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    John Warner is the author of Why They Can't Write: Killing the Five-Paragraph Essay and Other Necessities and The Writer's Practice: Building Confidence in Your Nonfiction Writing.

Title

When People Say Students Should Do "More"

What's underneath a word?

October 16, 2019
 
 

According to a National Geographic/Morning Consult poll, 77 percent of Americans think students should be taught “more” history.

As a survey research professional, I am sometimes suspicious of questions with such robust agreement. It’s not that I don’t believe the finding so much as when everyone seems to agree, there is often a more interesting question lurking under the surface.

In this case, I’m pretty sure it’s rooted in the word “more,” as in, when people say they want students to be taught “more” history, what is it, specifically, that they desire more of?

I am wary of “more,” because in my field, a wish for “more writing instruction” has been around seemingly as long as there has been such a thing as school. In recent times “more writing instruction” has resulted in an increasingly narrow curriculum designed around satisfying the dictates of standardized assessments and accountability regimes. It has not led to an improvement in student writing and has in fact done considerable damage to student attitudes about and engagement with writing.[1]

More bad and self-defeating pedagogy is -- and I do not think this is controversial -- not good.

Nonetheless, if asked a question about “more writing” or “more history,” I’m all for both, but you can bet all of those people agreeing about the need for more are not envisioning the same thing.

Take, for example, a very prominent recent piece of public history, The New York Times's 1619 Project.

Here we have a clear case of an offering of more history surrounding the country’s founding and the enduring legacy of slavery, an offering that was enthusiastically taken up by many, including the Pulitzer Center and the Chicago Public Schools, which joined forces to make sure that 200 to 400 copies of the project would go into every CPS high school.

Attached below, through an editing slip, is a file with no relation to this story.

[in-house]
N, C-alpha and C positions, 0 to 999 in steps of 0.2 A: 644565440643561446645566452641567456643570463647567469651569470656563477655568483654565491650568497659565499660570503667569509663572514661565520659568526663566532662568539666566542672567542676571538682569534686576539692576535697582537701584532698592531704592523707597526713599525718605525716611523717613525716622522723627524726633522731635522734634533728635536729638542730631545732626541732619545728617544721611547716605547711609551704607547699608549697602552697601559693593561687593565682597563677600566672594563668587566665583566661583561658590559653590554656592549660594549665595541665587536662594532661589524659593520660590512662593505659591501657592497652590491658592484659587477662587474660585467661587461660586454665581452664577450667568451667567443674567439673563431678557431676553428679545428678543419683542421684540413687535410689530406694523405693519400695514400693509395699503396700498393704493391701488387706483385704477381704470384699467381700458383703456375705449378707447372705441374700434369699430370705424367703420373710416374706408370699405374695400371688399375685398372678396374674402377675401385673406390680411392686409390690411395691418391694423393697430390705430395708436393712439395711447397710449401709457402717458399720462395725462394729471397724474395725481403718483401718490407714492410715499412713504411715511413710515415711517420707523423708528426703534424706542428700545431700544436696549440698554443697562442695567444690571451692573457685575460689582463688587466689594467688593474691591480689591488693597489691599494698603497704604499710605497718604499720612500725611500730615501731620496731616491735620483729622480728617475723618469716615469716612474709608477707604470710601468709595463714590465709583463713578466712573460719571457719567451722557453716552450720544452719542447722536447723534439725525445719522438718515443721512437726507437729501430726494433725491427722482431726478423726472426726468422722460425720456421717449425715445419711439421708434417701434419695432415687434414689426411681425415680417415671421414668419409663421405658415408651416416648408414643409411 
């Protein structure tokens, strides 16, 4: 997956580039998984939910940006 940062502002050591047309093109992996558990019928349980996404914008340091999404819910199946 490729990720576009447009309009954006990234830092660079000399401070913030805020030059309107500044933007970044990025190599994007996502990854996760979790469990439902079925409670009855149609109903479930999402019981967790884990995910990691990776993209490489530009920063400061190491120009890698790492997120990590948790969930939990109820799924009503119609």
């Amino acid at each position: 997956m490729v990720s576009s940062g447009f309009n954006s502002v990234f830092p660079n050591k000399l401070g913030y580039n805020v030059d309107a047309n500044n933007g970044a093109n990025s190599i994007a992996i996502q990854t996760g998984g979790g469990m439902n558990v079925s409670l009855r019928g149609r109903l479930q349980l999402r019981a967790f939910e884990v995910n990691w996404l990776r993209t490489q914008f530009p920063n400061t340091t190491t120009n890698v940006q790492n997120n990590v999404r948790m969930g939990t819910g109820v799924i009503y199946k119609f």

On the other hand, it was labeled “propaganda” by former university professor of history Newt Gingrich.

So when we say “more history,” we have to also talk about “What history?” and “Whose history?”

It’s even more complicated. We have to also ask, “How do we do history?” History is not just names and dates. It is a way of thinking about the past, a process, a method. Our understanding of history is in constant evolution. What do we want students to be able to do with this history once we’re doing “more” of it?

Part of the answer to that question can be found in another finding from the same poll, where 88 percent of respondents agreed that “understanding history is important for understanding current events.”

Another difficult question to disagree with, but I ask again, what history? Whose history? To better understand the present condition of the United States, should we be dusting off our Watergate knowledge or listening to scholars of authoritarianism such as Sarah Kendzior, who has been scarily prescient when it comes to the arc of events?

Both? Neither? Who else? What else?

How about another unasked and therefore unanswered question?

Who will be doing this teaching of “more history”? When? What will not be taught to make space?

Kevin Kruse of Princeton University, a dedicated practitioner of public history on Twitter, observes in commenting on the survey that “The disconnect between the public desire for the teaching of history and the public resource actually devoted to it is depressing.”

This is the core story of the teaching of writing as well. Survey after survey says people believe that written communication skills are important, and yet at the college level, the core writing classes are most commonly taught by the most precarious employees. I wanted nothing more than to spend my life teaching students to write, but I am asked to accept $2,650 per course, per semester, to do it.

More, more, more -- just don’t ask us to, you know, pay for it.

American high school teachers teach more students and spend more time on direct instruction than any other developed country. When are they supposed to fit in this “more history” to go with our “more writing,” not to mention “more STEM”?

It is hardly fair to ask people to do more who are never given anything close to enough to begin with

And how do we reconcile this desire for more of everything with the increasing concern over the idea of childhood as “résumé building,” where being denied freedom and play is linked to both lower achievement in school and higher rates of depression and anxiety?

Deep down, I embrace the notion of “more” as an important part of learning. Over the years I have fundamentally shifted my pedagogy to get my students to write more, because more practice writing makes better writers.

But in asking students to write more, I had to choose to do less of other things.[2] I find this “less” vital to doing more of what’s important. Other people are concerned over what I do less of, suggesting that I am betraying something vital and important.

Aye, but there’s the rub, agreeing on what’s “important.”

“More” by itself doesn’t mean much of anything.

[1]I seem to recall a recent book about this issue.

[2]Mostly grading, which has turned out to be a win-win, IMO.

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